He noted that having IP (Internet Protocol) systems as part of on board or satellite ground based control systems made hacking even easier warning that nations could even consider hacking launch control systems via IP entry points.
Linder argued that modelling of threats was a better method of controlling the problem than trying to use 'static defences' of firewalls and secrecy. Linder also noted the military's continued use of "arcane protocols" in control system programming which made hacking even easier to achieve.
It was not just satellites themselves that could be hacked, there had been a recent announcement that the GMR 1 and GMR 2 encryption systems for satellites phones of Thuraya and Inmarsat had been hacked by the Ruhr University of Bochum in conjunction with Lindner's firm. Lindner who admits that he has hacked satellites in his youth, noted that he was a "White Hat" rather than a "Black Hat" and that he was on and the side of the "good guys".
Commercially spaceflight is good deal for NASA but there are no lavs on Boeing capsule
While the conference venue, Ritz Carlton Dubai International Finance Centre, had very nice toilets, this was something that cannot be said for the Boeing CST-100 commercial manned capsule which was revealed by Boeing's Russ McMurry at the conference as not having a lav. Apparently this was deemed not to be needed for its planned 8 hour flight to the International Space Station. We can only hope that there are no docking delays.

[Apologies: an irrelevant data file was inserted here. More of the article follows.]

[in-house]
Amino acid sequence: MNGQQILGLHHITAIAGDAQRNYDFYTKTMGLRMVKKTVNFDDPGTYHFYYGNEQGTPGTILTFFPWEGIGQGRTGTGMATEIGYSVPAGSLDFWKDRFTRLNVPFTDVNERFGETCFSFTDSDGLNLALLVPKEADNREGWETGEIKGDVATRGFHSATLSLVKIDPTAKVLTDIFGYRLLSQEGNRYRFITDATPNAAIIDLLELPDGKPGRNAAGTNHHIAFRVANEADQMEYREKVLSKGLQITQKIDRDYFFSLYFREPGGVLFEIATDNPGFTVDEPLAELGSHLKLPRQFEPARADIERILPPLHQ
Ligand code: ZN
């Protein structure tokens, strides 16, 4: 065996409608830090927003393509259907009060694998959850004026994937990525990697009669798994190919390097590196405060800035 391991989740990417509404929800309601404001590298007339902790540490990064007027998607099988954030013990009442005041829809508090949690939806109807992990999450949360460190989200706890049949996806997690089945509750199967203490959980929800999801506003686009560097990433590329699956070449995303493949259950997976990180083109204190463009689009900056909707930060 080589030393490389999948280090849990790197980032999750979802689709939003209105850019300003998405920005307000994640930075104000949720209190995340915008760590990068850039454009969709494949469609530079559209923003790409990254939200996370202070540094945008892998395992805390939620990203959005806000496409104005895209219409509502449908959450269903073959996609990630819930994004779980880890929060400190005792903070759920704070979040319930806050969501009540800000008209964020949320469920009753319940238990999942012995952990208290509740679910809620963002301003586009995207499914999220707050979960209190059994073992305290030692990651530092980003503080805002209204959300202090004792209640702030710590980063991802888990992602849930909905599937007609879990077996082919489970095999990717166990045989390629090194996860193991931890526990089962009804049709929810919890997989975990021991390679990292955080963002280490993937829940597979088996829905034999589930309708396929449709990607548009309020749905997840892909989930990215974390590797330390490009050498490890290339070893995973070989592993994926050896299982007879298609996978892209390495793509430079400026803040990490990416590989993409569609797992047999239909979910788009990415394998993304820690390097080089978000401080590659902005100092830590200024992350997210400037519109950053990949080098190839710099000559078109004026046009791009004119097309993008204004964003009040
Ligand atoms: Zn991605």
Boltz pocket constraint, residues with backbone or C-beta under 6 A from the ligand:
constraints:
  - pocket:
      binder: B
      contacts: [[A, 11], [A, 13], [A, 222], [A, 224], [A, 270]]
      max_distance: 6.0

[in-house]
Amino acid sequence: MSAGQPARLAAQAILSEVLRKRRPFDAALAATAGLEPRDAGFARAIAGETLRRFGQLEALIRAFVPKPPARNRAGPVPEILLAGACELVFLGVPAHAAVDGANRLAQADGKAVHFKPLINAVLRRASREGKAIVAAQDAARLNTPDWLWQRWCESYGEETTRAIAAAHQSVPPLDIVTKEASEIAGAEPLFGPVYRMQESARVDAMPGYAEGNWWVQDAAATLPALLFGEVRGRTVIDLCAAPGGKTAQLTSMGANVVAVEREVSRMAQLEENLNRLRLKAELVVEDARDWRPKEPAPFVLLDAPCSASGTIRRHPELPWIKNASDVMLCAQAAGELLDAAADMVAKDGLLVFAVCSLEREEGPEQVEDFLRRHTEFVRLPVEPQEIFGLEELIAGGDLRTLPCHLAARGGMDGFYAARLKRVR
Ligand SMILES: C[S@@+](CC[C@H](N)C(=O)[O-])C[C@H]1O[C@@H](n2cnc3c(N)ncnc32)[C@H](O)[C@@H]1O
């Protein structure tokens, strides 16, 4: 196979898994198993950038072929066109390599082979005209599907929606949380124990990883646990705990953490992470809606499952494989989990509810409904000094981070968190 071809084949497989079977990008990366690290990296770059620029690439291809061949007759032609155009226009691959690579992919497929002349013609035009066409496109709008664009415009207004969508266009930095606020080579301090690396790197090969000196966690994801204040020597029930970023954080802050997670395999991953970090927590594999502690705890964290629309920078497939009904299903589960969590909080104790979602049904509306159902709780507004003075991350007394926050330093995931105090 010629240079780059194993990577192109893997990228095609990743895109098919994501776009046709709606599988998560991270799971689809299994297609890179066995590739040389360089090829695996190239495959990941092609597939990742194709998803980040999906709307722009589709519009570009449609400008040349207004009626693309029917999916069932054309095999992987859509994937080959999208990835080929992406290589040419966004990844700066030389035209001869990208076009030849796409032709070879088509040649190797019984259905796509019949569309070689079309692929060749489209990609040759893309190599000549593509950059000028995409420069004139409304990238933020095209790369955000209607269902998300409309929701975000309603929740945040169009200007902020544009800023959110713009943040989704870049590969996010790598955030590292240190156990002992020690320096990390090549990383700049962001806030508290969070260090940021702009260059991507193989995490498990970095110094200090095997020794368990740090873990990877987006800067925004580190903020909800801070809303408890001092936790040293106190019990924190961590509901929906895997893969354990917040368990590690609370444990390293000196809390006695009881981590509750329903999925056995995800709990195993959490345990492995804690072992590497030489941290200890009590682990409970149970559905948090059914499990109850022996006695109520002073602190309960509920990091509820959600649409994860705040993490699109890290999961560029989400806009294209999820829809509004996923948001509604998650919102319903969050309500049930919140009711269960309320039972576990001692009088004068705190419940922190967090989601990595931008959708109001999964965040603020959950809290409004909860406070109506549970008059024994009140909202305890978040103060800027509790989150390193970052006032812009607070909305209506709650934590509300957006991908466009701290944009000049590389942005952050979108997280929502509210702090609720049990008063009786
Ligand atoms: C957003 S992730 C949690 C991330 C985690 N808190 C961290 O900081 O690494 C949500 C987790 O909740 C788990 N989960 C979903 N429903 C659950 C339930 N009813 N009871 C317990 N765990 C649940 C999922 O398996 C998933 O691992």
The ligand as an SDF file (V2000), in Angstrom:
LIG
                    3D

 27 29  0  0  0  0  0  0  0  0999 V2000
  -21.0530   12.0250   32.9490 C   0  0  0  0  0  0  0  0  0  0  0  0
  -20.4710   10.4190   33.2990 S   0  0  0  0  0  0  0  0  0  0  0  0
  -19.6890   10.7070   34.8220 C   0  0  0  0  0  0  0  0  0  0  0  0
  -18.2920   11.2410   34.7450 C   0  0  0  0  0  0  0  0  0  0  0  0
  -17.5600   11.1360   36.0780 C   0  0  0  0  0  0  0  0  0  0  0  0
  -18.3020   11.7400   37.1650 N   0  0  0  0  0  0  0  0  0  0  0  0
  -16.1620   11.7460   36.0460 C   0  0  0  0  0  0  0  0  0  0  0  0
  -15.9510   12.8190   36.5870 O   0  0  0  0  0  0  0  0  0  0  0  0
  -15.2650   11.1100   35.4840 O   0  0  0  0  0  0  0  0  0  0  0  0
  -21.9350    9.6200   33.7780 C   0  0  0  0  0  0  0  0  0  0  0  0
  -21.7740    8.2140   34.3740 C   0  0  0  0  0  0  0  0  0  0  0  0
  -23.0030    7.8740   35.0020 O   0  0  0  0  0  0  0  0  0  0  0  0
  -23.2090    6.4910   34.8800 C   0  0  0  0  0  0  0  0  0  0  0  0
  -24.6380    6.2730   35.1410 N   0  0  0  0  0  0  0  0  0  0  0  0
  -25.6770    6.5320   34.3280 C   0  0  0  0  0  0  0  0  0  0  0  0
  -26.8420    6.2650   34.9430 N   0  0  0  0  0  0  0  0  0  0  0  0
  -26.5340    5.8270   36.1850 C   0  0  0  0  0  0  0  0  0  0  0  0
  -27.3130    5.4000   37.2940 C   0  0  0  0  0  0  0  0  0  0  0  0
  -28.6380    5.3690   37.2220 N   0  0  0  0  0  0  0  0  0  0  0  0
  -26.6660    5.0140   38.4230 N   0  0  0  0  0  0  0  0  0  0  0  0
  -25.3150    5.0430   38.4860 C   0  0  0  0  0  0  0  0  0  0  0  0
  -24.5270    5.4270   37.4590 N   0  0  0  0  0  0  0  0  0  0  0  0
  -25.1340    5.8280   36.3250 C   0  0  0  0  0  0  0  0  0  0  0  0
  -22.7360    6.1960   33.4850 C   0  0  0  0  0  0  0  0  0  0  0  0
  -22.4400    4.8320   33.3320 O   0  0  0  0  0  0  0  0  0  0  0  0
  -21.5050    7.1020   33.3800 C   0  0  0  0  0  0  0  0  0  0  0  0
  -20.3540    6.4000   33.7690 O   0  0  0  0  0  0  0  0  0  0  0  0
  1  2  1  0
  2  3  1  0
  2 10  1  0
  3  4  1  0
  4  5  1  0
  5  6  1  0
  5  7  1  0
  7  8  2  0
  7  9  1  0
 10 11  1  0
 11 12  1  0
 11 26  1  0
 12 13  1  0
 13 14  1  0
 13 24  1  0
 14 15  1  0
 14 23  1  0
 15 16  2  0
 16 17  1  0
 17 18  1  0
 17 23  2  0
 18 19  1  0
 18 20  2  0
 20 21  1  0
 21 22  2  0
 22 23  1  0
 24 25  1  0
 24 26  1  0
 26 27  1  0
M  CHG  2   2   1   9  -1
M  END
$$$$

Having forced their astronaut clients to cross their legs during any such flight, McMurry and his colleagues at Boeing will be crossing their fingers as well in their hope to be one of the finalists for the next tranche of Commercial Crew Development money. Only one craft and vehicle combination is likely to be selected for commercial missions. McMurry noted that even if they did not win it may not be the end of the line as Boeing may consider going it alone in developing its space capsule. Boeing already has a cooperation deal on manned spaceflight systems with India though ITAR technology transfer regulations may preclude any CST-100 technology being transferred. With respect to passenger and other liability issues, McMurry noted that these were still being discussed.